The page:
In the US, the offshore wind industry is heavily regulated — not just at the federal and state levels, but also by local communities where power transmission infrastructure will make landfall. At this lowest level of government, success rests more on winning support from local communities than on hiring lobbyists.
Yes, it might help to hire the brother of a town councilman to talk privately to other members of the council. But if 150 angry local residents crowd a town meeting to denounce an offshore wind farm, that project faces a potentially fatal bottleneck.
For offshore wind, community engagement matters not just for project permitting but also for building local support that translates to real clout with state and federal policy makers in the years ahead.
However, the growing need for successful community engagement is clashing with the increasing sophistication and professionalisation of Nimby (Not In My Backyard) opposition. Nimby groups are now killing onshore wind projects, pressuring local towns to ban Pace (property assessed clean energy) lending for residential PV installations and threatening utility-scale solar efforts.
Different Nimby groups connect online and increasingly get support by skilled organisers and professional critics.
At a minimum, that means offshore wind developers should plan for bigger budgets and staff to successfully engage local communities. At worst, it means that project fatality rates are going to rise.
That said, the offshore wind sector has a unique pair of advantages over other clean economy sectors. First, even at its early stage here in the US, its ranks are filled with mature, big-pocketed companies such as Ørsted, Equinor and Avangrid.
Second, other clean economy sectors — solar, wind, Pace financing, homesharing, and micromobility — have hard-won lessons for successfully engaging communities.
To most effectively adapt those lessons to offshore wind’s needs, it’s important to distinguish between a new sector and a new industry. Google was the dominant player in a new industry — online search. Yes, it had disruptive effects on a variety of industries, but there weren’t several mature search engine companies that were ready to block Google’s growth.
Offshore wind is a new sector within an energy industry that’s dominated by long-term incumbents. It’s also a new sector vying for access to offshore areas that the fishing industry jealously guards.
What’s the difference? Being a new sector requires a much greater commitment to public affairs and external communications right from the start in order to forge a place within an established industry.
The intersection of those two trends — increasing importance of community engagement, and greater sophistication of Nimby resistance — is taking place while it is still in a vulnerable position of being a long-term disruptive threat to incumbent sectors.
Those incumbents have the budgets, bandwidth and experience to use government and propaganda – including front groups – to push back against clean economy sectors that threaten to disrupt them.
Yet the disruptors have not invested in their public communications at scale at nearly the level needed to meet the reaction of the disrupted. We’ll call this vulnerable period, offshore wind’s “advocacy valley of death”.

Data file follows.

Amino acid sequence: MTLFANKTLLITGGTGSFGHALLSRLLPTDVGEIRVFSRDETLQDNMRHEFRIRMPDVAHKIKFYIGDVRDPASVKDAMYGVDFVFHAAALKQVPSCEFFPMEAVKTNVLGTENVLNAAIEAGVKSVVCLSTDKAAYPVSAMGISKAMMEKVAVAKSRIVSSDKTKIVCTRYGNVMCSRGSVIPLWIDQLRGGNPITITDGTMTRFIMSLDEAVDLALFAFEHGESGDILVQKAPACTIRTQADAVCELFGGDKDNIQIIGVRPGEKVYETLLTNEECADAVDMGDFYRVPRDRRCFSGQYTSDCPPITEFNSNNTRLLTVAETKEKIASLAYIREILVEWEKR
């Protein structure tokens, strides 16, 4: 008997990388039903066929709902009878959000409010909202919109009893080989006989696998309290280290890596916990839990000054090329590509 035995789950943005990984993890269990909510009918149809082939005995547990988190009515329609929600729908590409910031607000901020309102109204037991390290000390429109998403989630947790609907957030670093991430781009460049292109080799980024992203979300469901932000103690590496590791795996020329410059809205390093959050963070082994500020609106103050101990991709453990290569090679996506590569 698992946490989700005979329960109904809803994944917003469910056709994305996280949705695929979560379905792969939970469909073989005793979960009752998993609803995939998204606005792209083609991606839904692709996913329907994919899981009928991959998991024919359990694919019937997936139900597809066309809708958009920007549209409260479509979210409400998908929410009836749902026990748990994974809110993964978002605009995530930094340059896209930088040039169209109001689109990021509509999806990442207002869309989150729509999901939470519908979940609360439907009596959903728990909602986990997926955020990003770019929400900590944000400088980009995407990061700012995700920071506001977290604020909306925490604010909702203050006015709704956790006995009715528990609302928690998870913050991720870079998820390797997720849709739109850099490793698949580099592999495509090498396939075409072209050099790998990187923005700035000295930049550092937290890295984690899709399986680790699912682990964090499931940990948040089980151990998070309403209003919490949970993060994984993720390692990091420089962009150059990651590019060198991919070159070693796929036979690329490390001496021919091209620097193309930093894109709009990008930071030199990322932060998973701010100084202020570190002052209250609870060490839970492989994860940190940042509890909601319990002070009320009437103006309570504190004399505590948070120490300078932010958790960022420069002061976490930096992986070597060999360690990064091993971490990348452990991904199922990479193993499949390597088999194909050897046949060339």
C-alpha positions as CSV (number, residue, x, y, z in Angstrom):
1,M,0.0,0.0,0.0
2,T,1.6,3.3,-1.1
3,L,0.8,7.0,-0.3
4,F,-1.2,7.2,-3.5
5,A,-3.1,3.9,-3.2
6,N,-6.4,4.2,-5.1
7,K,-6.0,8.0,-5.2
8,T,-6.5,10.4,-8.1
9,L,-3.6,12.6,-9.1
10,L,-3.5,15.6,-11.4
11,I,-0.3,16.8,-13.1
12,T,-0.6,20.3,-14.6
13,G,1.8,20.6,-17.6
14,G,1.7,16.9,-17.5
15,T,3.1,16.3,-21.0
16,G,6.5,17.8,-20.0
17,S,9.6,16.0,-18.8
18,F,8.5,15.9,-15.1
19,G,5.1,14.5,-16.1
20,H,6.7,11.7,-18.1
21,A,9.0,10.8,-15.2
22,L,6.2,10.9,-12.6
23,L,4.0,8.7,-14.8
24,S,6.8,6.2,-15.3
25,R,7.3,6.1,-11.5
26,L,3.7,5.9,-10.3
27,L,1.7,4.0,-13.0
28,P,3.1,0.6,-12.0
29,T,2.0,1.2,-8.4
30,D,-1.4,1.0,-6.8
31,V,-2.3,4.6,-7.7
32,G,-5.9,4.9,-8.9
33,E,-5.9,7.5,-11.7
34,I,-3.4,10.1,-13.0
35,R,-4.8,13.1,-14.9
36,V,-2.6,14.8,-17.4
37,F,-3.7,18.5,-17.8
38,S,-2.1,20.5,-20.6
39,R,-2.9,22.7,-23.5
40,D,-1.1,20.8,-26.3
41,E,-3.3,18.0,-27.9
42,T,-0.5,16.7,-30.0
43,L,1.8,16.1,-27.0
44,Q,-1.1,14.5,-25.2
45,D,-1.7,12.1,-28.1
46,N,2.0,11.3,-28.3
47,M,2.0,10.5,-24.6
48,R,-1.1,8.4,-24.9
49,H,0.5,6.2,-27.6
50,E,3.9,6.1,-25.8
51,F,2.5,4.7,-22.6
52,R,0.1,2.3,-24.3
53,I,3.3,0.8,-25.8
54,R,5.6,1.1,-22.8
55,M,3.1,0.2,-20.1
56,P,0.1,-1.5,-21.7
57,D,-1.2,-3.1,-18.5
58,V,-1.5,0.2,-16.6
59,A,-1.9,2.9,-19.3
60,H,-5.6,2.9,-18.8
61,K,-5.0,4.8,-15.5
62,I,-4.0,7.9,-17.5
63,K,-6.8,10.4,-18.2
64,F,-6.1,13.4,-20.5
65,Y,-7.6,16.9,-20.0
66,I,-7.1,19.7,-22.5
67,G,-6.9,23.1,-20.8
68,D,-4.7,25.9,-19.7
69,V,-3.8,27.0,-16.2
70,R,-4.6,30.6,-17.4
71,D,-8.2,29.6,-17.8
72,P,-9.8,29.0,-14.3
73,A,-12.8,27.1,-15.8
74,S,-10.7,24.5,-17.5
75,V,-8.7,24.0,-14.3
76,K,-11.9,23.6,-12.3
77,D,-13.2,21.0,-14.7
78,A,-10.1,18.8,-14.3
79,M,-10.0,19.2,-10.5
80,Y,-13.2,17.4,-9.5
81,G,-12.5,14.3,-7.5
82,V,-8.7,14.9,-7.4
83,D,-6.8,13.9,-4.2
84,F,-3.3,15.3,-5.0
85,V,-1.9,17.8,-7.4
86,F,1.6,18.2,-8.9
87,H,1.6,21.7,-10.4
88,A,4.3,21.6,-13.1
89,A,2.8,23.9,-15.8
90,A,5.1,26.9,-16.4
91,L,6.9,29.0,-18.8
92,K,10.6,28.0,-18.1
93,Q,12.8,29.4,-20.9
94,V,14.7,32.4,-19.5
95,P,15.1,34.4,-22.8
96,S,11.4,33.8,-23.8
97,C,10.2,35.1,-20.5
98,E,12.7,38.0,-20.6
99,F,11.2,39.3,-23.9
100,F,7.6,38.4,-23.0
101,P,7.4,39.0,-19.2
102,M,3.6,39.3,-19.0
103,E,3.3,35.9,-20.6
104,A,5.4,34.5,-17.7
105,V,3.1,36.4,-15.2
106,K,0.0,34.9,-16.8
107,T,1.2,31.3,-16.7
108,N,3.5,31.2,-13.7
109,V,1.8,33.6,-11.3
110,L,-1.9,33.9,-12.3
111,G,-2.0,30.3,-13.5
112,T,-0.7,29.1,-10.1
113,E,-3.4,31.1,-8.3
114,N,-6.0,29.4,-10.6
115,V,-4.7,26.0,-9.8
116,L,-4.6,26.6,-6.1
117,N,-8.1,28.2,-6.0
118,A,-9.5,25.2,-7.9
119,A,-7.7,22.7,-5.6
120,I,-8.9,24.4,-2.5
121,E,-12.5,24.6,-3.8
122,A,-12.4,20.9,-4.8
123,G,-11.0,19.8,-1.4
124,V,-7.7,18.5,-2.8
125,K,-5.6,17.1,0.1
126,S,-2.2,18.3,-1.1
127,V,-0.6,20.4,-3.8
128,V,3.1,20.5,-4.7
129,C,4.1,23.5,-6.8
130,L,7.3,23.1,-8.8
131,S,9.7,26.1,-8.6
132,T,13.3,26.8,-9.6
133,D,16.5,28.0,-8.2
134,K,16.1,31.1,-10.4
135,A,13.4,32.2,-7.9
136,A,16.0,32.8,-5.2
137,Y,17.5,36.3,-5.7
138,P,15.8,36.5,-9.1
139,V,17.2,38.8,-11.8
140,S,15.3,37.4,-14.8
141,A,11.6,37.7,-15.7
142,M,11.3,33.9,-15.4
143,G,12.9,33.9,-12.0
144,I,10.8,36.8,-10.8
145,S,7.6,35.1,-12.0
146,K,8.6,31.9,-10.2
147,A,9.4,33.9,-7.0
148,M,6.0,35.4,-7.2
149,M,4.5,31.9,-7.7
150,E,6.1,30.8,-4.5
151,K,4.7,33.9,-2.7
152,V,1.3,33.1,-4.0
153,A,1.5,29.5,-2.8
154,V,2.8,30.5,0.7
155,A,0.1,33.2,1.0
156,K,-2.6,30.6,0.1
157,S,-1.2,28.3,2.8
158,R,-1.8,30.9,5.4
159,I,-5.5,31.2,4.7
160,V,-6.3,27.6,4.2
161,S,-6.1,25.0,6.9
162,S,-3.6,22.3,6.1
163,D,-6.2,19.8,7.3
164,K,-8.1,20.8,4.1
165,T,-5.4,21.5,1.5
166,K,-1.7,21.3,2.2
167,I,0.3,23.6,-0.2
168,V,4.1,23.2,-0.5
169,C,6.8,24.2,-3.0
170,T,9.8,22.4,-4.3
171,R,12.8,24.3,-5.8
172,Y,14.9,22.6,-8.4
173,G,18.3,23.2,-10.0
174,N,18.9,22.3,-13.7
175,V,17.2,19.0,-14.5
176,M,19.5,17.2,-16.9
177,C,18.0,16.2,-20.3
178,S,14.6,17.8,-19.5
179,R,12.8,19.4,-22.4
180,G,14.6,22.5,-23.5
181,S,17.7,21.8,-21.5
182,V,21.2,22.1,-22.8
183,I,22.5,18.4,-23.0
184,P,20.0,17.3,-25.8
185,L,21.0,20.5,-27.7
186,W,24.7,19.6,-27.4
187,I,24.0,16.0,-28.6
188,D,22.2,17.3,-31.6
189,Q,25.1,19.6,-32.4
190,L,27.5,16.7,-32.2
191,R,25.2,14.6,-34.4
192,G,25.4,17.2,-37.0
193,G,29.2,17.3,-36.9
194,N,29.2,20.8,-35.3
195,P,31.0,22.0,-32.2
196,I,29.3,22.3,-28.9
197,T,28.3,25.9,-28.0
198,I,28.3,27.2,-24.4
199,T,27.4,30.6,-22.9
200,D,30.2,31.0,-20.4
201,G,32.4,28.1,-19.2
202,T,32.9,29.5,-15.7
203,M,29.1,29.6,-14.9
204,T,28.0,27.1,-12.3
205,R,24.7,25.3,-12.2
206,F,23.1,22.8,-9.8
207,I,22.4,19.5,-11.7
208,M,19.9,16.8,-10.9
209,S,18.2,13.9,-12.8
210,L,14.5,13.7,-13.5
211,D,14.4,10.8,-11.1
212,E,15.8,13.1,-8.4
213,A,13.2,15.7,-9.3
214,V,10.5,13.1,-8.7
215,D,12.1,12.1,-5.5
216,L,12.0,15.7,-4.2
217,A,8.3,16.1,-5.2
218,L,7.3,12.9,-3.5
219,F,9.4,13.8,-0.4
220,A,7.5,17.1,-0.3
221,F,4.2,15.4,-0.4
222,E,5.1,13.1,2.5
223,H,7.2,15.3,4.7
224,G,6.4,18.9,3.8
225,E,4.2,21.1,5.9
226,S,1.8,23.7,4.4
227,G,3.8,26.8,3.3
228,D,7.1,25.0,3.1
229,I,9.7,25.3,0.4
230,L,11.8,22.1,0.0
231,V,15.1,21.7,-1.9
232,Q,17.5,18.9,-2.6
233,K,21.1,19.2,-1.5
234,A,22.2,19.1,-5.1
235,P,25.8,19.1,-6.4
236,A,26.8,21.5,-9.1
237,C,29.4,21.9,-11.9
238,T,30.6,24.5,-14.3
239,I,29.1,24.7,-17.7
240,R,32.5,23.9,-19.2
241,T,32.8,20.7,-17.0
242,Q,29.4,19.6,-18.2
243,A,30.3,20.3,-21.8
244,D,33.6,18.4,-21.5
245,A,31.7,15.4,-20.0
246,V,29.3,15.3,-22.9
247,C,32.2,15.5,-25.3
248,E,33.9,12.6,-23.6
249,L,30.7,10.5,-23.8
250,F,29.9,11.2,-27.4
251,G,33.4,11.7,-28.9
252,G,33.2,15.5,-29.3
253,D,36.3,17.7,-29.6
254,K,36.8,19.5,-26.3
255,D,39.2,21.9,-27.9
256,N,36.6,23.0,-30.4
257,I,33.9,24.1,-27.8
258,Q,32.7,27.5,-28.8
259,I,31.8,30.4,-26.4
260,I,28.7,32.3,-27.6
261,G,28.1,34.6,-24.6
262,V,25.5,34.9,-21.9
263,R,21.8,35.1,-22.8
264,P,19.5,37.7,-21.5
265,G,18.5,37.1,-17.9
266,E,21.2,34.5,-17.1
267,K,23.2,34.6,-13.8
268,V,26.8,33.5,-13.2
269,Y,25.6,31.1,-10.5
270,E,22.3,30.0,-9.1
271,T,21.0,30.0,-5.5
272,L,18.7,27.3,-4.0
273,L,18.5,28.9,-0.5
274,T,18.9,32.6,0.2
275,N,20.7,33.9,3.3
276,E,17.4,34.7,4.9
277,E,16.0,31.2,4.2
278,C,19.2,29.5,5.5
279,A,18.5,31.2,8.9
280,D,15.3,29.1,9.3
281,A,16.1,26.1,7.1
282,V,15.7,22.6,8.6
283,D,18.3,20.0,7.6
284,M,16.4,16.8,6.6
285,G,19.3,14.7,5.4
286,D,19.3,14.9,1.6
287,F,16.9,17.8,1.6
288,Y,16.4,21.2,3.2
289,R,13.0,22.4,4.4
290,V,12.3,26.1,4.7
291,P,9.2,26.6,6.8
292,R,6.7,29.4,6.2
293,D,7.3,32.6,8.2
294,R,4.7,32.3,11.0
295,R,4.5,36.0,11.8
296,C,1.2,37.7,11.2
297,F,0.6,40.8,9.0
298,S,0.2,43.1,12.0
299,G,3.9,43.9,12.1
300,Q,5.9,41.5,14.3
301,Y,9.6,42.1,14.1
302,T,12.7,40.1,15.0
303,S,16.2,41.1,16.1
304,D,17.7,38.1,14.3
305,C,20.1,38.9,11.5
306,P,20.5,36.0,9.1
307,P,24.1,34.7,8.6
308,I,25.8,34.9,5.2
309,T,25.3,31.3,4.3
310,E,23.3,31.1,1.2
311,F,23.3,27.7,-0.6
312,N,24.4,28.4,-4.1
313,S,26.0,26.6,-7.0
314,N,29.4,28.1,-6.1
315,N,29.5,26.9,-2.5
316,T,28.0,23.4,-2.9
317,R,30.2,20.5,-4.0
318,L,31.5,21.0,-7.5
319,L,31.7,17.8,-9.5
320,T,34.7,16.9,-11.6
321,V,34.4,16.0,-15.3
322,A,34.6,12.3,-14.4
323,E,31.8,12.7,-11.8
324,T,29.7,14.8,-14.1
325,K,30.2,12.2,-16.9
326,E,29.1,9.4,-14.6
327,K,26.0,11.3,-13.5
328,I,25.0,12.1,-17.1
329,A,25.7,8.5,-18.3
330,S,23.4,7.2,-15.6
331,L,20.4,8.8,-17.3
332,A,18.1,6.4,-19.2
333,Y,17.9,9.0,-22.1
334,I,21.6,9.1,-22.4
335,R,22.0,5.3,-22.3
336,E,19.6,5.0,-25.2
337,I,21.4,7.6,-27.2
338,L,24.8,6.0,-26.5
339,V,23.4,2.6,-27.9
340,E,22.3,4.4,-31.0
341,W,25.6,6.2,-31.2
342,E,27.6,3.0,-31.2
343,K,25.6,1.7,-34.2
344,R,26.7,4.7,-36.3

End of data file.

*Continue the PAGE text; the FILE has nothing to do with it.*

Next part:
For those in the offshore wind sector looking to leveraging the community engagement lessons from other sectors, a pattern emerges from their collective experience. It’s a pattern of common mis-steps that can put a company on “The Clean Economy Mistake Path,” a three-stage descent into expensive problems or even project death.
You can go into greater detail about those mis-steps – and how to avoid them – by clicking here. But perhaps foremost among them is neglecting the increasing portion of community decision making that takes place online.
Even before the pandemic hit, so much of a community’s consideration of any clean energy activity was happening online. Yet back then, most community engagement programs still heavily favored in-person, retail communications with local citizens. They treated digital as an afterthought.
During the recent global lockdown, however, clean economy companies had to operate in a digital-only environment. As economies reopen, companies will see a landscape littered with the remains of local news organisations gone bankrupt, forcing greater reliance on companies’ ability to generate content, share it and engage people whose information consumption habits will be permanently changed by a four-month global lockdown.
In other words, clean economy companies won’t be moving from temporary, digital-only programs back to reliance on in-person contact with local citizens. Instead, they will move from today’s digital-only to tomorrow’s digital-mostly.
The current pandemic will only hasten this trend, and offshore wind developers are unlikely to return to a previous ‘normal’ of heavy reliance to in-person engagement of community leaders, groups and individual citizens. Instead, community engagement will move much more heavily online (mostly on Facebook). In our view, the pandemic is making other sectors’ experiences all the more relevant and valuable for offshore wind.
Offshore wind companies are at the beginning of a potential growth spike that will be unlike anything we’ve seen in the short history of clean economy companies. The resources are there to generate twice the current power consumption of the entire U.S. But that doesn’t make the sector’s success inevitable.
Quite the contrary: The sector is even more of a target for those disrupted to ensure that government at every level is an obstacle to offshore wind growth.
Other sectors have harvested lessons that are lying in plain sight. It’s up to offshore wind to apply them to its unique needs and its vast promise.
· Mike Casey is the founder and president of Tigercomm, a clean economy marketing and public affairs firm based in the Washington DC area.